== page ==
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Davis, California

Monday, May 27, 2024

‘Sheltered’ inhabits Davis Art Center


New art exhibit to raise animal awareness

Among the many charming traits Davis is known for, being an animal-friendly environment often stands out. Soon, the animal compassion the city of Davis is known for will be taken to a whole new level. From Oct. 10 to Nov. 14, the Davis Art Center will be hosting Sheltered, an art exhibit devoted to raising awareness of animal homelessness and organizations in support of bettering animal lives. The nationally-curated project features works by artists throughout Davis as well as the country.

There will also be opening and closing celebrations for the exhibit’s run. On opening night, Sheltered will welcome guests to its free reception from 6 to 8 p.m. Scheduled for the opening reception are live tunes, art activities, wine samplings and vegan-friendly treats for both pets and owners alike. The closing reception will feature a talk given by curator Ryann Casey, a Philadelphia-based photograper and art history professor.

MUSE connected with Ryann Casey as well as Sheltered organizer and UC Davis alumna Charlene Burnett to talk about the fusion of animal awareness and art. Together, they shared with MUSE the purpose and passion behind Sheltered.


MUSE: What inspired you to organize Sheltered? Was there a specific event or was the idea always a growing passion?

Burnett: I’ve always worked with animals. In my early 20s, I worked at a veterinary hospital. I operated the crematorium. Disposing of animals, along with the trash, continues to haunt me. Since I work with an animal rescue organization and animal advocacy groups, I’m constantly barraged by visual images of animals who are red-listed for euthanasia. Abandoned, surrendered, unclaimed, lost and forgotten, these animals will never make it out of the shelter alive. Yet, so many people seem to be completely unaware of how we as a society dispose of unwanted, healthy pets.


MUSE: How did you start expressing your passion for animals through art?

Burnett: After joining HeARTs Speak, an organization of professional artists, I was exposed to art created for the purpose of advocating for the lives of animals. I researched and discovered other visual artists who left me stunned by their visceral narratives. I am particularly pleased by the artists that our curator, Ryann Casey, included in Sheltered. In “Pack,” photographer Stephanie Paine used a handmade pinhole camera to capture images of street dogs in Istanbul. In “Hit Me,” artist Kristen Tabone Woodward addresses children’s games that emulate antagonistic relationships with domestic animals.


MUSE: In what ways can art convey messages from other methods of expression?

Casey: Art has the capacity to not only express what the artist intended but to reach the viewer in often complex and personal ways. Art is not just a single image or object, but an expression of a range of emotions and connections the viewer places on the work as well. Therefore, art has the unique ability to become deeply personal and imaginative for the viewer. With messages involving animal welfare and cruelty, there is no better lesson than the one we’ve already experienced — and art provides a framework for those connections again, a way for the viewer to reflect through the visual image to memory and emotion.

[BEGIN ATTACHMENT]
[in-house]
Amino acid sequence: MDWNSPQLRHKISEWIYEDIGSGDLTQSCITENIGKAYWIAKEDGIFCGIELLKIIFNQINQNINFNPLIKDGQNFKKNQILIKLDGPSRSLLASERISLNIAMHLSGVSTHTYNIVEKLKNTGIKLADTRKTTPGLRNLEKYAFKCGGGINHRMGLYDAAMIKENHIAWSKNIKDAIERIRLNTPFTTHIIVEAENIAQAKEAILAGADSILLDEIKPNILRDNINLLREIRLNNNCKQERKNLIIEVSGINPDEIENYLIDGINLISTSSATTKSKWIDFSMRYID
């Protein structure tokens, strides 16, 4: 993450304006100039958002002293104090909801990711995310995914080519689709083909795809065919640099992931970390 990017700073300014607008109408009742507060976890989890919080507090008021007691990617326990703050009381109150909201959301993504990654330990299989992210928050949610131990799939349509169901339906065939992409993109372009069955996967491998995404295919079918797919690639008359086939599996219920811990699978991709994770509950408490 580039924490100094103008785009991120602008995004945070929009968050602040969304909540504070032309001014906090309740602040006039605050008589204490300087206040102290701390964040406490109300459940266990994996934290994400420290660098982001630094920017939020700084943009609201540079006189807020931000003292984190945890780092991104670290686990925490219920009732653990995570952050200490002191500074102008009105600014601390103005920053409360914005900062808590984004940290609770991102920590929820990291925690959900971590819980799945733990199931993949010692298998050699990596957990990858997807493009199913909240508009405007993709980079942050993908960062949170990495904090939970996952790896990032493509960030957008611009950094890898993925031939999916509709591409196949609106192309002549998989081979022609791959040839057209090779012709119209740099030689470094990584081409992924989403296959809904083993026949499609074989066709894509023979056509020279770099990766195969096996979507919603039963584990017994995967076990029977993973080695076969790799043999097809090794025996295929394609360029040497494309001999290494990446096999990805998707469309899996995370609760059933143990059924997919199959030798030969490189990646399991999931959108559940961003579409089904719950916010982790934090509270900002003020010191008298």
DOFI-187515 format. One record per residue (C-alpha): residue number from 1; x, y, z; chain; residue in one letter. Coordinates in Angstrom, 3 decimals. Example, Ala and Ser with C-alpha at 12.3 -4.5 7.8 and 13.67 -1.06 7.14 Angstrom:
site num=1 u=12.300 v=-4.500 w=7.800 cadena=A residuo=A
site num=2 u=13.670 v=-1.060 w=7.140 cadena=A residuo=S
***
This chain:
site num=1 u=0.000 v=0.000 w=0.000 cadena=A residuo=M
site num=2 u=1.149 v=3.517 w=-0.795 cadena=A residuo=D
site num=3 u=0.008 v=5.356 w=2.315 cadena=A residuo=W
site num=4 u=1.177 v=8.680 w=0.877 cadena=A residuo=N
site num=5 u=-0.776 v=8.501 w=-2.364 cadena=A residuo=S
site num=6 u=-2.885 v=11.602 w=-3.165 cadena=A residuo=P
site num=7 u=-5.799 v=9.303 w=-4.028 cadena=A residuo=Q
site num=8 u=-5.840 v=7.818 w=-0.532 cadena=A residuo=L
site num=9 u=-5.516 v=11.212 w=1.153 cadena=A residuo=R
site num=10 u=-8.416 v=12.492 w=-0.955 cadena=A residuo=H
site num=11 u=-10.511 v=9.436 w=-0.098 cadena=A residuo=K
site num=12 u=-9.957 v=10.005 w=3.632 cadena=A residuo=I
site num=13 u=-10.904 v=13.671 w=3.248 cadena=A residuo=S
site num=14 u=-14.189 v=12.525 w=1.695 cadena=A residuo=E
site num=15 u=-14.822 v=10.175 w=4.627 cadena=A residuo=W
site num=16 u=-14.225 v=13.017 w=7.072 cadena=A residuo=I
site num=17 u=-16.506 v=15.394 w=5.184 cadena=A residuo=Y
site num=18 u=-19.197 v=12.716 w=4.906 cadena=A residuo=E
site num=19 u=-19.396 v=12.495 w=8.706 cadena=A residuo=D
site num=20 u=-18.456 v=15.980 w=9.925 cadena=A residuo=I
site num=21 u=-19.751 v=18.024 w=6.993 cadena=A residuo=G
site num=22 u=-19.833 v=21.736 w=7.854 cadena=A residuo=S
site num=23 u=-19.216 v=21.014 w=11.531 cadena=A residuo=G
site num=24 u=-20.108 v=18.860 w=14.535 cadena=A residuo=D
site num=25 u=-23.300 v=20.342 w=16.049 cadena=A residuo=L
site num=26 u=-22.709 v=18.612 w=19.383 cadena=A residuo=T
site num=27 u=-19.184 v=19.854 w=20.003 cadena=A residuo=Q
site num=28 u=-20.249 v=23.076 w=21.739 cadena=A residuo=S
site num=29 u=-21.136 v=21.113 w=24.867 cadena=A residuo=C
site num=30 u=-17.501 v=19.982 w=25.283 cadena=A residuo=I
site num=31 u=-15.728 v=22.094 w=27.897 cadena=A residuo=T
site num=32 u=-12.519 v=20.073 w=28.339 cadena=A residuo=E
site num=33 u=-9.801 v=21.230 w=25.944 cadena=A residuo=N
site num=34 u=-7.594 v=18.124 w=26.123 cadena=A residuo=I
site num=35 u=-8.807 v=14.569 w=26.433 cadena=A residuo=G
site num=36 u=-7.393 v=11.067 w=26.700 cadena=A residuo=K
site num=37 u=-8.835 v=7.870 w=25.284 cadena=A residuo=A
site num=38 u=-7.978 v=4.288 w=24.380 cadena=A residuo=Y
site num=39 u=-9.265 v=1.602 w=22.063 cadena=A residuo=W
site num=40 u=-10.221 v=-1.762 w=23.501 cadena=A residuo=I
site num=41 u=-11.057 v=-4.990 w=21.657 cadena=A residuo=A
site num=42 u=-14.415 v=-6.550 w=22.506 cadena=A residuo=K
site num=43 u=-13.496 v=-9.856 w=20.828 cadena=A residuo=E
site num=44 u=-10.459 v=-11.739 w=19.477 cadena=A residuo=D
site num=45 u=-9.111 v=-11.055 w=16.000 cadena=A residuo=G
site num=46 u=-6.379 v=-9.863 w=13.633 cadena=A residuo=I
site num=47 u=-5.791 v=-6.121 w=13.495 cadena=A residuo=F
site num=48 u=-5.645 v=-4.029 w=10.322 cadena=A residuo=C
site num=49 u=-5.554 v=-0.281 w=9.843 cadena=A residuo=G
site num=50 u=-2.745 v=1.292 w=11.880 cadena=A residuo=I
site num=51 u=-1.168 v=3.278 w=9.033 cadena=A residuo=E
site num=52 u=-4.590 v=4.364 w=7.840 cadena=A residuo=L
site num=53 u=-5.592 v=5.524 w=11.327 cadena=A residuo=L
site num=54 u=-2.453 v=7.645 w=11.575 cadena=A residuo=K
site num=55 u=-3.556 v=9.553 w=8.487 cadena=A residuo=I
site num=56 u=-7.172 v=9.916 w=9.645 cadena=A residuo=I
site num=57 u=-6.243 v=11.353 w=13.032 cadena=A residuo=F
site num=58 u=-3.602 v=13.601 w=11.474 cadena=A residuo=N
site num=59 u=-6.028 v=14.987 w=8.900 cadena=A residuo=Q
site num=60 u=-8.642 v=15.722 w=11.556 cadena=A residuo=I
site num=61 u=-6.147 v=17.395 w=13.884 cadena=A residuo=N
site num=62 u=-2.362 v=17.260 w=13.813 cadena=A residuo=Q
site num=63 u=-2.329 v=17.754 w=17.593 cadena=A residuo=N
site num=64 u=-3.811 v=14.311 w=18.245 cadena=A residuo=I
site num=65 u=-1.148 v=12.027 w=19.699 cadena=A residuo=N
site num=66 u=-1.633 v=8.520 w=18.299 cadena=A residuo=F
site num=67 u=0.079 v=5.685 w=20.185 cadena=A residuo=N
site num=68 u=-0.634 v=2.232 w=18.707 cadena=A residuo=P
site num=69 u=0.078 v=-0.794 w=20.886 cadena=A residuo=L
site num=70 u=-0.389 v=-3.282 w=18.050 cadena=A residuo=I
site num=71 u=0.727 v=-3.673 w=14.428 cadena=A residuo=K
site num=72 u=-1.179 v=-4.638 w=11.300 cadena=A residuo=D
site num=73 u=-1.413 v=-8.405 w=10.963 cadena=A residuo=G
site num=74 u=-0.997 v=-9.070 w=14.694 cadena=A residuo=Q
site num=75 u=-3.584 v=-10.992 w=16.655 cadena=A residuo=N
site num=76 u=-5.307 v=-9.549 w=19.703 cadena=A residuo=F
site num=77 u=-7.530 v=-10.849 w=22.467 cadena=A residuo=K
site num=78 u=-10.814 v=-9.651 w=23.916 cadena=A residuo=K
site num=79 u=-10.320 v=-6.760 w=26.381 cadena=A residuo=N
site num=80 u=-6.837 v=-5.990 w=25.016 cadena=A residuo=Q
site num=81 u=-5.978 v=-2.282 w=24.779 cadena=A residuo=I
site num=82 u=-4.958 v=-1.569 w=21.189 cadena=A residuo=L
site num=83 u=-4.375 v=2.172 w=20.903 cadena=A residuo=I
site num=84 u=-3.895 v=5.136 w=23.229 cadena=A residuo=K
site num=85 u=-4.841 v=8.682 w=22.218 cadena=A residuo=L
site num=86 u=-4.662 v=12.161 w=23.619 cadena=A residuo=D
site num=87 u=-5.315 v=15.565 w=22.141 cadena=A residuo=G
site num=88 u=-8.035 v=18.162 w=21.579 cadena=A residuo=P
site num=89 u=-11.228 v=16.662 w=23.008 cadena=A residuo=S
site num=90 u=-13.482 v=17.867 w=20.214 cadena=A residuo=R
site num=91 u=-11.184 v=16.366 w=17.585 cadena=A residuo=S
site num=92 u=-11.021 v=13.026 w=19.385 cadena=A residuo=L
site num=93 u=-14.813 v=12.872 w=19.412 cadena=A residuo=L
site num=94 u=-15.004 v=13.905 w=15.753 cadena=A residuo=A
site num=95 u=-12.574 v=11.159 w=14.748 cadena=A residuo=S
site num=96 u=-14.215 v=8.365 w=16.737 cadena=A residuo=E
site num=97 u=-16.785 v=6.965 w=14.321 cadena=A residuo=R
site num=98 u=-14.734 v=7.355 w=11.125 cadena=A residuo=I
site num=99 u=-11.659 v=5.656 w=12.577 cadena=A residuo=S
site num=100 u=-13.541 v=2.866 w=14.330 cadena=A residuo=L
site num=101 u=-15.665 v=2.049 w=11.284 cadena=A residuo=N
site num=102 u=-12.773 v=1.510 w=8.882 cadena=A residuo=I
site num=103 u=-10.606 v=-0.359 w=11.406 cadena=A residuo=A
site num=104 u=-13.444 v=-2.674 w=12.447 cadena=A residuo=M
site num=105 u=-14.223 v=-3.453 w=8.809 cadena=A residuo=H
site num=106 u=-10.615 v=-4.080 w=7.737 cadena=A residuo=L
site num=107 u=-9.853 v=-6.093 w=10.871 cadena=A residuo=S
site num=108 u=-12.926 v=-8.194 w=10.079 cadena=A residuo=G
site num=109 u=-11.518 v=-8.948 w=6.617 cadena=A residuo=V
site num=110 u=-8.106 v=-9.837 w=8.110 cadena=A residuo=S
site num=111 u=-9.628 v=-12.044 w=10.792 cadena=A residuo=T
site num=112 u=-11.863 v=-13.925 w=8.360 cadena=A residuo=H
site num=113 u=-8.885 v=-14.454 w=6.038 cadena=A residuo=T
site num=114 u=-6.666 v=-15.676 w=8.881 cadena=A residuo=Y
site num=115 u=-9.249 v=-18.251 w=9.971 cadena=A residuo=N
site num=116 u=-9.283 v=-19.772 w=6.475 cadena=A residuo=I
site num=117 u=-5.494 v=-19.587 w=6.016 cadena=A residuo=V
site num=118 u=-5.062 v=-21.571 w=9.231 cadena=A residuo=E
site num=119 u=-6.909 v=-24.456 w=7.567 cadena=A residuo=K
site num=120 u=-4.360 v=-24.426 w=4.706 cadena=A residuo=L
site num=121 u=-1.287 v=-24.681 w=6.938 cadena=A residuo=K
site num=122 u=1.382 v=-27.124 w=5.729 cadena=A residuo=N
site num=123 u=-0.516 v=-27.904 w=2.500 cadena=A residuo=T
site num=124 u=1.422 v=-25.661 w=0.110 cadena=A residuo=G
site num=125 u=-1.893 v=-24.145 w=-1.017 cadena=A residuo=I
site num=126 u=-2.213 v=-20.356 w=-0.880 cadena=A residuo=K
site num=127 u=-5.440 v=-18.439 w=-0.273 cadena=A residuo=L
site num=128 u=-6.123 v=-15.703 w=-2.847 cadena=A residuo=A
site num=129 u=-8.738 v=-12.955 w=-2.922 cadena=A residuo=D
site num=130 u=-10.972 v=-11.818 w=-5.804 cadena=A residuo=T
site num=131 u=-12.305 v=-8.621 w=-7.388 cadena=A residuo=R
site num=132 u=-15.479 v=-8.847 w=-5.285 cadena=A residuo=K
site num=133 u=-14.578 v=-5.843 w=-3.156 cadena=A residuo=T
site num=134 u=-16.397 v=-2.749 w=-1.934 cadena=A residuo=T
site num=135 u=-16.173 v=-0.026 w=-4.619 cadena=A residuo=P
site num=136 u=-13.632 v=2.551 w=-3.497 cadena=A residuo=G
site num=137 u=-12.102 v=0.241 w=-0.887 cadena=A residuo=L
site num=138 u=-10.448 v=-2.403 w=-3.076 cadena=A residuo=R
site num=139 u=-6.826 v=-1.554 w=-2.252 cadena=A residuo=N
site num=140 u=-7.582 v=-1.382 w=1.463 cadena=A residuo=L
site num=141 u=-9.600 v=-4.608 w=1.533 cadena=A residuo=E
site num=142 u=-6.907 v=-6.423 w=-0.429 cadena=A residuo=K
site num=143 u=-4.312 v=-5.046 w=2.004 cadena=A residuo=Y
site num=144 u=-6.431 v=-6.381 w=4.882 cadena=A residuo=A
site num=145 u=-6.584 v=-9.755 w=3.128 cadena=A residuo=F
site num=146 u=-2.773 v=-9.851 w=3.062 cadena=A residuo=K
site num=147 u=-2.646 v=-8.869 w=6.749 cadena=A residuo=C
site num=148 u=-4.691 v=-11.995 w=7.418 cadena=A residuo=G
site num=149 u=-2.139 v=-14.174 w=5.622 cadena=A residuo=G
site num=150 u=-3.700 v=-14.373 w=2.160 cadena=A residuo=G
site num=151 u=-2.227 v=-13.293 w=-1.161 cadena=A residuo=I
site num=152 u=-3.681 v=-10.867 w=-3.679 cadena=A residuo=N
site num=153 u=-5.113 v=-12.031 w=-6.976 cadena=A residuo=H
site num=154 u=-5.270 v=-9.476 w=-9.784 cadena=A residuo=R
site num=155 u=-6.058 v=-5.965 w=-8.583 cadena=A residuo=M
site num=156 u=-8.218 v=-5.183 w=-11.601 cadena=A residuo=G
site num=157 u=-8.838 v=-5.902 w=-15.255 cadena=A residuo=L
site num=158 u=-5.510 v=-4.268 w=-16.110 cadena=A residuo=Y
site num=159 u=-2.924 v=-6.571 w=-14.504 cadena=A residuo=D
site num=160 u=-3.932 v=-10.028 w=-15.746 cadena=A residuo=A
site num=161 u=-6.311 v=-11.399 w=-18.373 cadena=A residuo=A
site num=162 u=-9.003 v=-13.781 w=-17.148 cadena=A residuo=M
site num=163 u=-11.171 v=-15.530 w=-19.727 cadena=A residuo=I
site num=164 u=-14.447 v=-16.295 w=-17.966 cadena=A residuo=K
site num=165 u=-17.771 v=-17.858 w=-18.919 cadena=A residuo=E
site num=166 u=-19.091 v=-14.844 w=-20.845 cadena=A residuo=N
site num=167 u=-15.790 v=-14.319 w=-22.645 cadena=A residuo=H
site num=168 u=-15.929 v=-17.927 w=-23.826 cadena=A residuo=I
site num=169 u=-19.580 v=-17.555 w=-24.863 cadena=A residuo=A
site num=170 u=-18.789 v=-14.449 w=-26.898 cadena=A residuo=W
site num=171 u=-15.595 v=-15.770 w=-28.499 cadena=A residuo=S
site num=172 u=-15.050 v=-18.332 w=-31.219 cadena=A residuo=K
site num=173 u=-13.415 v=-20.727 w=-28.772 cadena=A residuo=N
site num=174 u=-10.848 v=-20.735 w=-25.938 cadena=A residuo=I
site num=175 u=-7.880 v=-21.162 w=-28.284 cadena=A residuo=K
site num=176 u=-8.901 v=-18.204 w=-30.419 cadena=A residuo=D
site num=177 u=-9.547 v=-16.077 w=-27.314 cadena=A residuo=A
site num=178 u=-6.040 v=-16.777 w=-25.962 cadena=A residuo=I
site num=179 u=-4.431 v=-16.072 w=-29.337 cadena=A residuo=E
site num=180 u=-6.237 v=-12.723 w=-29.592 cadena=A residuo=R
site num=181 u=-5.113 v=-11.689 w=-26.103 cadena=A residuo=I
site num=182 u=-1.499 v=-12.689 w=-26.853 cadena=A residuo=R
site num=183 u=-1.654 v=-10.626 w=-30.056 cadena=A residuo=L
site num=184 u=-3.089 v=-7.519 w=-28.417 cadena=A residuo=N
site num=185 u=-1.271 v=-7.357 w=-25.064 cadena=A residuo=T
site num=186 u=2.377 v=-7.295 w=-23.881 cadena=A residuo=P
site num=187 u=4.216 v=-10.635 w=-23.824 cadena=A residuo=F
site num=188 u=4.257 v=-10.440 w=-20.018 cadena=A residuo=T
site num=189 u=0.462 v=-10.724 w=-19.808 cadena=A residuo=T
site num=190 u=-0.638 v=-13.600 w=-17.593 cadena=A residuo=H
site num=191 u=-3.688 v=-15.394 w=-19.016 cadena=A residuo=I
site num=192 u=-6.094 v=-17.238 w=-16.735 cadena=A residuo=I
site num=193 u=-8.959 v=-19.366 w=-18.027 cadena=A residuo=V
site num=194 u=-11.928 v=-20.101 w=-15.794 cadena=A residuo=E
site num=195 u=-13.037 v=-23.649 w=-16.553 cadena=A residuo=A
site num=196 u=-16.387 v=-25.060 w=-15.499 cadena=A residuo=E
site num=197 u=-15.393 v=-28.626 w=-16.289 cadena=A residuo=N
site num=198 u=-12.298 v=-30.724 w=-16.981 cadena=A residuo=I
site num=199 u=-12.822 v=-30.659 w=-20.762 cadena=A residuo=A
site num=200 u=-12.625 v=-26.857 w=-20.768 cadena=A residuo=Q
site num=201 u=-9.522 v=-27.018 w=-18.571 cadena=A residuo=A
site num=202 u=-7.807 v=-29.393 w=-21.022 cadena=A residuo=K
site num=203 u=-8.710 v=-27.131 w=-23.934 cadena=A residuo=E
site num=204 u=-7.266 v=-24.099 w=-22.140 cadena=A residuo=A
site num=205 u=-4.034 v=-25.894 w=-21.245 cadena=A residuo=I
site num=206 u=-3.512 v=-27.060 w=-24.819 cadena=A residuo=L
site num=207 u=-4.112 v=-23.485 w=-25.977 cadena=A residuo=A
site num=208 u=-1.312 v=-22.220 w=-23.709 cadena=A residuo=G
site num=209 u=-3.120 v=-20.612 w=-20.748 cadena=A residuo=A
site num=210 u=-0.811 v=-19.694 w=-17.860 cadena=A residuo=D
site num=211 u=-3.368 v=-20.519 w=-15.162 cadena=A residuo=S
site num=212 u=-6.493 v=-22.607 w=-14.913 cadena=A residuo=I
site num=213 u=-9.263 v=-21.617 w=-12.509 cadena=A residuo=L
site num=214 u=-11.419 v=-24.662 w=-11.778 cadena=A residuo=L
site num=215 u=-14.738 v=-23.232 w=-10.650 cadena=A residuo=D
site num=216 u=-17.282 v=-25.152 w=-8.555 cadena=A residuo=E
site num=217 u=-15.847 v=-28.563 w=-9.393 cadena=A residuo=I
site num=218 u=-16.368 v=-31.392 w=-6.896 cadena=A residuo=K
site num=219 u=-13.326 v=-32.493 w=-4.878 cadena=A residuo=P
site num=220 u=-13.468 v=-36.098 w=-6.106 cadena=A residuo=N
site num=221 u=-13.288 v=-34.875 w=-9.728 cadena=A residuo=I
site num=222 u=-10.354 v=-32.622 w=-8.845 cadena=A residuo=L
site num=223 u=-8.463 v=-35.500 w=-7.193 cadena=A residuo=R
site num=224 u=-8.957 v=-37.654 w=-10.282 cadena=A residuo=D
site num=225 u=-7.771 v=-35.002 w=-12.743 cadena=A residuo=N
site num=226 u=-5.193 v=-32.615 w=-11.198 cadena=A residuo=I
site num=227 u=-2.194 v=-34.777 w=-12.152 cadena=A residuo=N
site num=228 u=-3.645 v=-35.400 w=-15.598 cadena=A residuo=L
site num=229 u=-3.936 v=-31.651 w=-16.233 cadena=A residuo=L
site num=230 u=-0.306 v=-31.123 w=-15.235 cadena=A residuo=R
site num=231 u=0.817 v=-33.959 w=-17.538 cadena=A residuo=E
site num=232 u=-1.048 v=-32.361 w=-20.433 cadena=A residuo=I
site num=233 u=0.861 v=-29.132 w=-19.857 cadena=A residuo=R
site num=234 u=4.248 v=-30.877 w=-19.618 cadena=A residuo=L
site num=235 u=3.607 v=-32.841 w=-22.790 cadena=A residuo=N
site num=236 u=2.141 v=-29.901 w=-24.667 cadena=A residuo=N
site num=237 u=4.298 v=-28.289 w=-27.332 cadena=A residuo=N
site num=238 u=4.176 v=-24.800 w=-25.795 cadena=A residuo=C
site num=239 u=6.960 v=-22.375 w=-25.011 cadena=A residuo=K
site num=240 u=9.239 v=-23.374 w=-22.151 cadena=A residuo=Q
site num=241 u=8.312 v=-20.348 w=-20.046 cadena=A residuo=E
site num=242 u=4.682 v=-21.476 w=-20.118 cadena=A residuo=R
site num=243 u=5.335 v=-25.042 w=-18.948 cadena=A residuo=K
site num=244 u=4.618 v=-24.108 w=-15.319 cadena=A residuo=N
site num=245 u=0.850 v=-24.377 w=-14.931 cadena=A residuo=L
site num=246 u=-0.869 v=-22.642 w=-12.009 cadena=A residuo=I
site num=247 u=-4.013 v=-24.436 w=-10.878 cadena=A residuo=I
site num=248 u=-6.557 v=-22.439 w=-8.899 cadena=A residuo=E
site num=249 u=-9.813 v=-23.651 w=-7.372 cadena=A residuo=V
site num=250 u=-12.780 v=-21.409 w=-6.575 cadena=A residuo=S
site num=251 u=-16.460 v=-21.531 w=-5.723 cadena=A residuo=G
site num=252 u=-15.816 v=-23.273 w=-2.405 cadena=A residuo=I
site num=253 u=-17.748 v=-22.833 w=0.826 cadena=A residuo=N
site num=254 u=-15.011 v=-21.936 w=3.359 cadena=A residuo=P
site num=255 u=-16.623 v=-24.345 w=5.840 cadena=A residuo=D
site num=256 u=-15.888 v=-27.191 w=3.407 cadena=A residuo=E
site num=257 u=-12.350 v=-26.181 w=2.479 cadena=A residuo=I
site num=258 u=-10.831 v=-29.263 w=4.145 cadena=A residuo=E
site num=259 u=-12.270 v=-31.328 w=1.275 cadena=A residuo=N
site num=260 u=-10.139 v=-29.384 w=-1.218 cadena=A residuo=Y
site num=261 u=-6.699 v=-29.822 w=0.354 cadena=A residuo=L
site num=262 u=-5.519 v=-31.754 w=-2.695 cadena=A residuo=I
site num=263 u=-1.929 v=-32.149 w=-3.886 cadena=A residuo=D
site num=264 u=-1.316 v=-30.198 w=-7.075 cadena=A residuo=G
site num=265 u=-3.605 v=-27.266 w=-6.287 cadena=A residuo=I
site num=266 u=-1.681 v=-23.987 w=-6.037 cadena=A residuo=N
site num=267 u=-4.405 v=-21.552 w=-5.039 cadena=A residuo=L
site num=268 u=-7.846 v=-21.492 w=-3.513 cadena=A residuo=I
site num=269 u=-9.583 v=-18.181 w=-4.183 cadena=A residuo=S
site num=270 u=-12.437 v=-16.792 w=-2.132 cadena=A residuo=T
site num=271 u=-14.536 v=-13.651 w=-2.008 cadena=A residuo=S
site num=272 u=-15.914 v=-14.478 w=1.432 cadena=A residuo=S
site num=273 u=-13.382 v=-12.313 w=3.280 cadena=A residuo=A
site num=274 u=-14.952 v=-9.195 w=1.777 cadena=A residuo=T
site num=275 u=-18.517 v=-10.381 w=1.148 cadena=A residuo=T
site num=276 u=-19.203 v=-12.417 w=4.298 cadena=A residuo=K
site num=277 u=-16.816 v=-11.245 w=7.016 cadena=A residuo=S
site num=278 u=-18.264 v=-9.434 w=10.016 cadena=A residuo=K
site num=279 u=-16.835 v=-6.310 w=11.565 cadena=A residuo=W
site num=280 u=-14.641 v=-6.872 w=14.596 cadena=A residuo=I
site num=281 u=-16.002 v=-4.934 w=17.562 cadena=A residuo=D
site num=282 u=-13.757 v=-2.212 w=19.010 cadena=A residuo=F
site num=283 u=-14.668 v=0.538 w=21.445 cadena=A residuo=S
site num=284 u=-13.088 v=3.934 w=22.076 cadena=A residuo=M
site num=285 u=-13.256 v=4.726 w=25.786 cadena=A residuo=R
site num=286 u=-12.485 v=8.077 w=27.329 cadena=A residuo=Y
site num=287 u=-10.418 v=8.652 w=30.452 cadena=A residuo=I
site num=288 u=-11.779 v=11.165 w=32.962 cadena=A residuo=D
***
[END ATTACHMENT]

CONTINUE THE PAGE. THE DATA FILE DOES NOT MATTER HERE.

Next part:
MUSE: What types of pieces can we anticipate? Are there certain mediums you feel more connected or drawn to?

Casey: The show was open to all mediums with hope that the greater the variety (of both mediums and perspectives), the more probable it was for the viewer to feel engaged. From the imagined, dreamy imagery of Susan J. Silvester to the detailed realism of Jeri Allison’s portraits to the abstracted pinhole views of fur by Stephanie Paine, the work will be diverse and extensive. Although I don’t have a favorite piece or medium that I look for, photography will always be one of the mediums I am drawn to the most. The work of Isabella La Rocca (which challenges the viewer with images of individual animals who are imprisoned and exploited) and Stephanie Paine (tangible moments of bonding and connection) are some of the ones I’ve connected to the most, but I can honestly say all of the work is deeply compelling to me.


MUSE: Do the pieces all center on a common theme?

Casey: Sheltered surveys the connection we have with the natural world and how our behavior impacts the individual relationships we form with non-human animals. The show is framed under the general guideline of shelter or “home,” but expands further by discussing the treatment of species outside of our own. [It also] critically questions our ability to form compassionate bonds with non-human animals.


Burnett and Casey said they hope Sheltered strengthens Davis’ love for animals through the power of art. They expressed that in a bigger picture, the project intends to open eyes to the importance of giving animals proper homes and, consequently, the lives they deserve. For more information on the exhibit and ways to support animal organizations, visit Sheltered’s site at shelteredartshow.org.

Photo by Ann Wright. Image courtesy Davis Arts Center.

Photo by Rebecca Finley. Image courtesy Davis Arts Center.


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